Not only do people put themselves and others at risk when they go to work intoxicated or in withdrawal, they are more likely to impair the performance of their job. People may be unable to fulfill their duties if they are struggling with withdrawal symptoms, and they may show an unpredictable pattern of high-productivity and low-productivity as they fluctuate between alternating periods of being high and struggling with withdrawal.

People may also spend their time and energy preoccupied with thoughts of substance abuse during work. If an individual is highly focused on the moment that they’ll be  able to leave work and use their drugs, then they won’t be as focused on their work.

Missed work

One of the biggest issues faced by addicted workers is the increased likelihood of missing work. 

Alcoholics, for example, may miss work due to an extreme hangover. People who struggle with addiction to opiates may be unable to attend work due to withdrawal symptoms, or they may use too much and miss work after nodding out.

Legal ramifications

Addiction can also lead to a number of legal problems that can adversely affect the work environment. These may include:

  • The risk of an employee being detained or incarcerated due to drug-related behavior. This not only increases the risk of them missing work but may reflect badly on their place of employment.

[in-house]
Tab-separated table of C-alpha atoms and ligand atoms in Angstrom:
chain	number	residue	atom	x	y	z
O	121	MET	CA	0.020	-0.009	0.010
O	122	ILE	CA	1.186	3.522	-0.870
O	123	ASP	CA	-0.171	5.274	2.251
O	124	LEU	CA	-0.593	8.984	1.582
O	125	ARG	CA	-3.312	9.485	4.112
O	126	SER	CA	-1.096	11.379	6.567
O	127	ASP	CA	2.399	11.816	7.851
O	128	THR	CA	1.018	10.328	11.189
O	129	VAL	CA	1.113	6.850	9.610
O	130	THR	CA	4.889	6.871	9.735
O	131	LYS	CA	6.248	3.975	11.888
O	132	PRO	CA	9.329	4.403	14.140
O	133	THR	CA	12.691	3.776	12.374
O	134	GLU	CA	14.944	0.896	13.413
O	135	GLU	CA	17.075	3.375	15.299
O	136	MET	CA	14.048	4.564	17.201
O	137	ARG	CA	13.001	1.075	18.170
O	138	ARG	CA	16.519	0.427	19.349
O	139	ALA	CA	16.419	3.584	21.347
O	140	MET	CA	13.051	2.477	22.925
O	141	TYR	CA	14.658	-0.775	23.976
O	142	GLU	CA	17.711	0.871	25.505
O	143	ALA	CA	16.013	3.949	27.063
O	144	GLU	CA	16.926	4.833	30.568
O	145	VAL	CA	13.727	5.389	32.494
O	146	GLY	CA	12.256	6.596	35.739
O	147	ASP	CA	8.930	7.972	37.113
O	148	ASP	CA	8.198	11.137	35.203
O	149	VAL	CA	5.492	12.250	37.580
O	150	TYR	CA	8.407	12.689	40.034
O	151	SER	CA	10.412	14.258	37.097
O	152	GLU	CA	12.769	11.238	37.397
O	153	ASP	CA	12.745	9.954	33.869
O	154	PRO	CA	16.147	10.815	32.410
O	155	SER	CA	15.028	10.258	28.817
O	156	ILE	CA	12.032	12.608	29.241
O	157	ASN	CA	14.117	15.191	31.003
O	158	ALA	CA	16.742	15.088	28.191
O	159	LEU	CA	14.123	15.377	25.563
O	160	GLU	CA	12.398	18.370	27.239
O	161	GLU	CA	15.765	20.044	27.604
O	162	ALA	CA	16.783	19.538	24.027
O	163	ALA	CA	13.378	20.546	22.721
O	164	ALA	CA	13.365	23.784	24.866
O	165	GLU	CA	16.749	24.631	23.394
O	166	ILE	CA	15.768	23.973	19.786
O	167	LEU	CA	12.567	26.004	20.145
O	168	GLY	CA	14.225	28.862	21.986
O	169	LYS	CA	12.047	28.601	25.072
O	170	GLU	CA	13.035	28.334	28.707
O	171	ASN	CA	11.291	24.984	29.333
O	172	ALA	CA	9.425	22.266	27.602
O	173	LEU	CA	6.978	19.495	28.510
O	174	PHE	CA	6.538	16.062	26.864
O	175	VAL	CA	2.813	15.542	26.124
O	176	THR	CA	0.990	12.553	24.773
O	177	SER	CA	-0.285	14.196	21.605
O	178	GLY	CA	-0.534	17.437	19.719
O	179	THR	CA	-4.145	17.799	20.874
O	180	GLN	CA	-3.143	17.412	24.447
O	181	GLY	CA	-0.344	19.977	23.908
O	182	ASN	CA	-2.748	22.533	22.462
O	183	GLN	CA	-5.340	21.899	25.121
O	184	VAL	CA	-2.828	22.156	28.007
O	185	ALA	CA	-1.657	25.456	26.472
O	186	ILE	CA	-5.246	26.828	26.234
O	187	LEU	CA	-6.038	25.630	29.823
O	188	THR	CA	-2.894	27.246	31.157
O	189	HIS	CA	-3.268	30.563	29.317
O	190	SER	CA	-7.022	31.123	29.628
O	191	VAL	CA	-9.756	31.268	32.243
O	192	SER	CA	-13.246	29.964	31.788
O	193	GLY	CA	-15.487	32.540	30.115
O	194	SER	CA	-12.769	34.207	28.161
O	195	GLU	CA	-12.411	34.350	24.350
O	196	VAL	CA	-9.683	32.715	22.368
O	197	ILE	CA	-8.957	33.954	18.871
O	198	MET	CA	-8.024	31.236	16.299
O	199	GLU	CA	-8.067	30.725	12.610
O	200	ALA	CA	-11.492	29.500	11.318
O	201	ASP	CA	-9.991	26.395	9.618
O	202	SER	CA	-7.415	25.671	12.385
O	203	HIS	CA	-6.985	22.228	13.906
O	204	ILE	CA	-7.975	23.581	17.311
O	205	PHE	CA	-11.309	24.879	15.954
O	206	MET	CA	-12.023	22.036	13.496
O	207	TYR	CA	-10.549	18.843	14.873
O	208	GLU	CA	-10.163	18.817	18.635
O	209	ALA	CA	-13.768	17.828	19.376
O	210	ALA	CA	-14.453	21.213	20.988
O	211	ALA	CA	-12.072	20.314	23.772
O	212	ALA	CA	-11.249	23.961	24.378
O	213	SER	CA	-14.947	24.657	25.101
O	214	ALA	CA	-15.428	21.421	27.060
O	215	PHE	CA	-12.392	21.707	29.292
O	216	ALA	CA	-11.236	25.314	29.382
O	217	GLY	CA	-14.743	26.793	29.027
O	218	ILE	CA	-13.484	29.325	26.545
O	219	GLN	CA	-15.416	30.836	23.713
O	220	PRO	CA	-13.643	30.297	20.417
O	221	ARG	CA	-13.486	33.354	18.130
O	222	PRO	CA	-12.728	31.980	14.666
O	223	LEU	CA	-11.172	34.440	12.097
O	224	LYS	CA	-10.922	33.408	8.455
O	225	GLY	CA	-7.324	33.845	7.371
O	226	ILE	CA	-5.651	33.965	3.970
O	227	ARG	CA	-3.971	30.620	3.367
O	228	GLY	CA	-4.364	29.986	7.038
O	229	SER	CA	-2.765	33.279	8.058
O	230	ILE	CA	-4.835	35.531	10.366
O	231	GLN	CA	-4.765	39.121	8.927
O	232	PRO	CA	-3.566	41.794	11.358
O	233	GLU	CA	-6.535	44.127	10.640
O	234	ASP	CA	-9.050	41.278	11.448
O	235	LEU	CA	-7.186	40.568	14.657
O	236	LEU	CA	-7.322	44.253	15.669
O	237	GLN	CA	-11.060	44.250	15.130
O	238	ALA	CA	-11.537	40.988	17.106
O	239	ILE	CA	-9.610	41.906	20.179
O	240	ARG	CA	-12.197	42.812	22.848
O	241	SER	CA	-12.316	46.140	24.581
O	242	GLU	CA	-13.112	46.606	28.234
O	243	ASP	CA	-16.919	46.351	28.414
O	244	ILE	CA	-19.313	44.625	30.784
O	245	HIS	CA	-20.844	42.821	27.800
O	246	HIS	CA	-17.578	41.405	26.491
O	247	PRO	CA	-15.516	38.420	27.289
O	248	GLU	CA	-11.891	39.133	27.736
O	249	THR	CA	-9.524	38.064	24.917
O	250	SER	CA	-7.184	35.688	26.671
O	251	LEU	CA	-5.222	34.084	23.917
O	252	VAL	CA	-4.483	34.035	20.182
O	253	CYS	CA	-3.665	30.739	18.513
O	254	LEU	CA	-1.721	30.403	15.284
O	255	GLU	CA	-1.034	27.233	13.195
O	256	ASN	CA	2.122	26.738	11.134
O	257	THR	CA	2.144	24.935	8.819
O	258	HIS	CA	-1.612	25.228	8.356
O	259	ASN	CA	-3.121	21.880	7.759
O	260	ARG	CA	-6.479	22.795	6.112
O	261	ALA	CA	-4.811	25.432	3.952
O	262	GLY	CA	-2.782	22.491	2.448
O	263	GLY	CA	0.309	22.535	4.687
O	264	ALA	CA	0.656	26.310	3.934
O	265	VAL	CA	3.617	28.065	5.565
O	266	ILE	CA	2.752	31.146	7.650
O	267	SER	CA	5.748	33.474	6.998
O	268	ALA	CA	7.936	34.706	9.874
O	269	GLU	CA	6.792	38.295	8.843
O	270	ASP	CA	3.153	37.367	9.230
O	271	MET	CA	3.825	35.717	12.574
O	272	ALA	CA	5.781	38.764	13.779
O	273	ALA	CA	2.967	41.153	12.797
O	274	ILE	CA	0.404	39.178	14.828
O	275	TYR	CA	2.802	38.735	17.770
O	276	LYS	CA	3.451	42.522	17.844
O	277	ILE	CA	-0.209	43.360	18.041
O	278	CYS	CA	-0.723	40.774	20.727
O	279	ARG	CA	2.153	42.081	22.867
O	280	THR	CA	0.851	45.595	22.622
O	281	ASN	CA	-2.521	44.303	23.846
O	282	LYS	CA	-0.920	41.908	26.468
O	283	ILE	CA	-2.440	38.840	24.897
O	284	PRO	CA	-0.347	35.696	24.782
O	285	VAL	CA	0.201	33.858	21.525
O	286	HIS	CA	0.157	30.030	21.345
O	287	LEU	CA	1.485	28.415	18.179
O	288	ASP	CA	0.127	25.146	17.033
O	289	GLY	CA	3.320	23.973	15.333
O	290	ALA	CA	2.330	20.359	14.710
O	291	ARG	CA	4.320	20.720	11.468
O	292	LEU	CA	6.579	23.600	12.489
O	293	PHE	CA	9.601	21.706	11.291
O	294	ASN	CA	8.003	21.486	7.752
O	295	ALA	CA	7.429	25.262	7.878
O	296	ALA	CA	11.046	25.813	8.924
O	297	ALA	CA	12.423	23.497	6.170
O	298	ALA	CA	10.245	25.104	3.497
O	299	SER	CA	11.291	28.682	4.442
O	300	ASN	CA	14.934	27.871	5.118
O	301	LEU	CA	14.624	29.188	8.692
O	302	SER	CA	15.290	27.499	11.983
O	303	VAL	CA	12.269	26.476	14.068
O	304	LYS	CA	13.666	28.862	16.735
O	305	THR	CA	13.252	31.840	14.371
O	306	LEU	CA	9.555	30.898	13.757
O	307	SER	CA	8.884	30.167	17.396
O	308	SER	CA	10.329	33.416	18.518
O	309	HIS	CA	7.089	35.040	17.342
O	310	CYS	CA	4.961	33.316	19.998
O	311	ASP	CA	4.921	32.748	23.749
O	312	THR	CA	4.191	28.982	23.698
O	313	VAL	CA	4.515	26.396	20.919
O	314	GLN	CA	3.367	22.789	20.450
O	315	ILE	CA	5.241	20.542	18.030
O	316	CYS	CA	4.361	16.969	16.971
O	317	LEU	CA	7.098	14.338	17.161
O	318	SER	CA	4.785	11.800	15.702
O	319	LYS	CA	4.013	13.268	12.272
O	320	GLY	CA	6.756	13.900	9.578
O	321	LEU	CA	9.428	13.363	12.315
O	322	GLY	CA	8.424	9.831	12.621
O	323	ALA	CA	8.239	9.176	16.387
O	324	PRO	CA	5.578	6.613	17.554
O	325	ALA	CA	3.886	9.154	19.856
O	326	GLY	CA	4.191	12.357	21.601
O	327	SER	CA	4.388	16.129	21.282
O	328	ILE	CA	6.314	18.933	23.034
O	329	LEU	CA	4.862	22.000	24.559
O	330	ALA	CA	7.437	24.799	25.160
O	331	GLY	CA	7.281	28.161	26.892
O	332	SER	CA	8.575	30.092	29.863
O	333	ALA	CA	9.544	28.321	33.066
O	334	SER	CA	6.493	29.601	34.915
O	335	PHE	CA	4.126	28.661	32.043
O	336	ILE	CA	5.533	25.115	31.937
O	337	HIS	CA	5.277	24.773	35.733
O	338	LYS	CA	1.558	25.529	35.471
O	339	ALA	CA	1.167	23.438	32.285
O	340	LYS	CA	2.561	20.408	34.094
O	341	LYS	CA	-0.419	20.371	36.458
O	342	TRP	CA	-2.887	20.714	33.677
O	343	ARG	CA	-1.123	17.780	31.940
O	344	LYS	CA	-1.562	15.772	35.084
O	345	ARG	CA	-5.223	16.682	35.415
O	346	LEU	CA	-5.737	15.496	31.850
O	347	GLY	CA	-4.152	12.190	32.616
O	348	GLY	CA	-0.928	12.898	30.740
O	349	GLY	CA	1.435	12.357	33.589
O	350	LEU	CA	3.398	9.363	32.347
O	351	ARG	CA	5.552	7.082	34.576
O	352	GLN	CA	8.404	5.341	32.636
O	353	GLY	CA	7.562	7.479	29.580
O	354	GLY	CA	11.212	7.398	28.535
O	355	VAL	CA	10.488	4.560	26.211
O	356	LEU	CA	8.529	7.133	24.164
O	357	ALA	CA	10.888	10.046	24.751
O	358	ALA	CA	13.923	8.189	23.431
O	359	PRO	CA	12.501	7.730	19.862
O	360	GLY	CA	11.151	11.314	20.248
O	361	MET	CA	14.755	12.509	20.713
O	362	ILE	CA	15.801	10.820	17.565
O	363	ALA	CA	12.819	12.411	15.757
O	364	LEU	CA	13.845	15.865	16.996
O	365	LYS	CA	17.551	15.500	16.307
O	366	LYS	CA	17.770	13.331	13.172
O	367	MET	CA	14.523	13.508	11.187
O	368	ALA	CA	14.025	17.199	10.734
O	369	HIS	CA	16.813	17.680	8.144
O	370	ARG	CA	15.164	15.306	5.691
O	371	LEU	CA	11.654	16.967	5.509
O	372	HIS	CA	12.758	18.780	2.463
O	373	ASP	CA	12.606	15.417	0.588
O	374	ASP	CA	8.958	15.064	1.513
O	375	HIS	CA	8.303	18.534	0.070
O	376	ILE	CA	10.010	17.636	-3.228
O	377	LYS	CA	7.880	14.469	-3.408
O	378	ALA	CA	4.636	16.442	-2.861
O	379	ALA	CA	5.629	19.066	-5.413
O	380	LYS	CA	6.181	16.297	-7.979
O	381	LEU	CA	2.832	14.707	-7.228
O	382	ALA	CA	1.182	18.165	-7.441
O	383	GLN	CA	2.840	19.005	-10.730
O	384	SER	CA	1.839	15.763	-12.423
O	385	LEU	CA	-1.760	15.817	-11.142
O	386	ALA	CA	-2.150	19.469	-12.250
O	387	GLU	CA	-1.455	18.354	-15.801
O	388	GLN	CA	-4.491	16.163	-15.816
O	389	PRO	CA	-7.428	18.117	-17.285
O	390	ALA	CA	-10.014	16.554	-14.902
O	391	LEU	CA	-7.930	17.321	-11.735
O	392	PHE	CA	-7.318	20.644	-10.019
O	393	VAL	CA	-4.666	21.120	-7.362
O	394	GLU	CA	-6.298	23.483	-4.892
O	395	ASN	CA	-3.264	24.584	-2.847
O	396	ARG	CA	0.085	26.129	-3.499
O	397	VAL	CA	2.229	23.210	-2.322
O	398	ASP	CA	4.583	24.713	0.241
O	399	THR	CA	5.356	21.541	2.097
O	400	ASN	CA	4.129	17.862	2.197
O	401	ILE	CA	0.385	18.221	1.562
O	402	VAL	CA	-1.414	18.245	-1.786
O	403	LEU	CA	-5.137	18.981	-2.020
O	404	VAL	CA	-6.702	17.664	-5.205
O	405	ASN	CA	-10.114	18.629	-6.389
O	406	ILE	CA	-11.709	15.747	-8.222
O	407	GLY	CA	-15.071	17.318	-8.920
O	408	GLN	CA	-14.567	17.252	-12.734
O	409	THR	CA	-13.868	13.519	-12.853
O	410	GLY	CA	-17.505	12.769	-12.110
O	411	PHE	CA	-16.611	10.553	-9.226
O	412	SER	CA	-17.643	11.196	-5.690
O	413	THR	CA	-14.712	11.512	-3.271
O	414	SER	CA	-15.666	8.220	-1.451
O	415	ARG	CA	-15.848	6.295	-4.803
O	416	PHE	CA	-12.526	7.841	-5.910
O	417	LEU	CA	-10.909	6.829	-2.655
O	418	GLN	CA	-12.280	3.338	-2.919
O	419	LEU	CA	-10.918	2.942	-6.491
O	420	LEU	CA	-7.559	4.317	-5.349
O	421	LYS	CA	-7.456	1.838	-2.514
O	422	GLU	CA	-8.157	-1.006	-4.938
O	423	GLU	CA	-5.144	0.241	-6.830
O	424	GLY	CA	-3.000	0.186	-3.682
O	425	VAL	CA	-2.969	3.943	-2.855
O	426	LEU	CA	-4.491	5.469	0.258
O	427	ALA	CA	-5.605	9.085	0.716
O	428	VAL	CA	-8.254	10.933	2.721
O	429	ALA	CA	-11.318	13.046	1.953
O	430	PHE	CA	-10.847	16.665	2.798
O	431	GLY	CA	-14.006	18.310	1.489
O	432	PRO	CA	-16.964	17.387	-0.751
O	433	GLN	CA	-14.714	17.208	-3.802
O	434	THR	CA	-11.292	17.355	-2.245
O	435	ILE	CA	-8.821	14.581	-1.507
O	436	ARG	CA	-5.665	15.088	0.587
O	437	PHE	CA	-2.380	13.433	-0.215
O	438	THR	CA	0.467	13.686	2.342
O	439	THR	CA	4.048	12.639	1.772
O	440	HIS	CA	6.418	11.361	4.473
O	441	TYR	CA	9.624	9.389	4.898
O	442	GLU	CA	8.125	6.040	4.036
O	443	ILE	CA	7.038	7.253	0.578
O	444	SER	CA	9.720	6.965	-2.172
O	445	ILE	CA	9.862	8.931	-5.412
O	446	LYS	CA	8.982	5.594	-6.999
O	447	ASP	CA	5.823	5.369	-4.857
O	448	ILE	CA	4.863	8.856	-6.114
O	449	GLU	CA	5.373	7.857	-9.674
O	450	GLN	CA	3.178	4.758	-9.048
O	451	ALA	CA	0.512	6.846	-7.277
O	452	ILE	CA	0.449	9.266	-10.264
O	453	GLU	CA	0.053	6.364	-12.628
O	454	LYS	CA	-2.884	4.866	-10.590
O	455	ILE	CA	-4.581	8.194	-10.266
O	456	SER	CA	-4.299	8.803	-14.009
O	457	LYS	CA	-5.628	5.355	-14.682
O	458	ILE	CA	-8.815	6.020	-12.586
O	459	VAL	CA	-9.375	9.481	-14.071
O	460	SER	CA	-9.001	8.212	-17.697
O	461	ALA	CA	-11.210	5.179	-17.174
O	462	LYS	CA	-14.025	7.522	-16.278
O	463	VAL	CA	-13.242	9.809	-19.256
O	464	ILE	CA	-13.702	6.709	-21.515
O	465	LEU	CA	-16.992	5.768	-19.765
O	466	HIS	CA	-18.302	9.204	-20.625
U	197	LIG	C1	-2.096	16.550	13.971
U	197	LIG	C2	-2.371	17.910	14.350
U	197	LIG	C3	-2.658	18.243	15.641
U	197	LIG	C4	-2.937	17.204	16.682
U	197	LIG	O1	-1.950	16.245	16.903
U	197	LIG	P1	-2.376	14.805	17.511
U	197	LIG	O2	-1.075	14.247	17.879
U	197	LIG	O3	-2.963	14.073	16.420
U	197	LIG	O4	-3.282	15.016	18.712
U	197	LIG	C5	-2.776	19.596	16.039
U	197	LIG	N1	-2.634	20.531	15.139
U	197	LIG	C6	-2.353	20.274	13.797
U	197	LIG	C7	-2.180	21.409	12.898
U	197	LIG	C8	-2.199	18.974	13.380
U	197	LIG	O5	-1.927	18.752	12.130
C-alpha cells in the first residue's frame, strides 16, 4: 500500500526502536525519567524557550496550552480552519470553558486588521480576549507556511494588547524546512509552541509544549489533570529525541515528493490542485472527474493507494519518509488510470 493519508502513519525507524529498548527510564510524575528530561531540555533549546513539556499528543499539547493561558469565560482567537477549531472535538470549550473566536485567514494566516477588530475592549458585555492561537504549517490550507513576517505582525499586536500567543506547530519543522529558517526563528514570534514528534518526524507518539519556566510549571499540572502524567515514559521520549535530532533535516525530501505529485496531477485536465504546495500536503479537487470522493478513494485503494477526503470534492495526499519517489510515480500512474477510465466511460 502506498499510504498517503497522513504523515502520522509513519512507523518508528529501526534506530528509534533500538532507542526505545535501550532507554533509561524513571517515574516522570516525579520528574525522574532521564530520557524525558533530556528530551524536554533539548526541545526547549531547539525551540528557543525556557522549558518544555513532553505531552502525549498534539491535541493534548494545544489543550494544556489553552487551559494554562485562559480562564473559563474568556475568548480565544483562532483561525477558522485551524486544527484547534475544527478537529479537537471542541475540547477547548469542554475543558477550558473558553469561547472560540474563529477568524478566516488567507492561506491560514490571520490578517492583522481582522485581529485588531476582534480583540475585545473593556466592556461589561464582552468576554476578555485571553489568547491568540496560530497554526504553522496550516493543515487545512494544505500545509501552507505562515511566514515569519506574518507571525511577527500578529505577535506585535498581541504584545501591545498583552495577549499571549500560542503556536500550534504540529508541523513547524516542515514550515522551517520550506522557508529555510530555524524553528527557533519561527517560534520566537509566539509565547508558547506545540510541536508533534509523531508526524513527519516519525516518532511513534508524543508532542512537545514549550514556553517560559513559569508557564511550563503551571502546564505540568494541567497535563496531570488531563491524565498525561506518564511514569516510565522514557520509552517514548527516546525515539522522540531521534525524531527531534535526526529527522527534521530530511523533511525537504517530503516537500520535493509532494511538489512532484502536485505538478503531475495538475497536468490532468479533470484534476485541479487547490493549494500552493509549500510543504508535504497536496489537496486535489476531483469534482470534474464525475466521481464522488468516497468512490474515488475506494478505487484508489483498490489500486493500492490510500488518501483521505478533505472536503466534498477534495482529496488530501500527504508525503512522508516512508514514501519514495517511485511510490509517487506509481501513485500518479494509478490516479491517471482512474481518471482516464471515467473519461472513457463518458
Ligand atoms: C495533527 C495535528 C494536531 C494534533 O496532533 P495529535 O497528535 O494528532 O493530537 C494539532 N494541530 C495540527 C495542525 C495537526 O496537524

• The risk of an employee selling illicit drugs to other members of the team.

  • The increased likelihood of an employee pilfering goods from work in order to sell or trade for drugs. 

Difficulties quitting

One of the biggest issues that affect people who are working during addiction is the challenge of wanting to quit. In fact, many struggling drug users want to stop using their substance of choice because it might jeopardize their work situation. Ironically, the main thing preventing them from doing that is the fear of losing their job.

When someone is fully invested in an addiction, they cannot simply give it up and return to work the next day feeling great. More likely they will have to go through a lengthy process of withdrawal and possibly even rehab.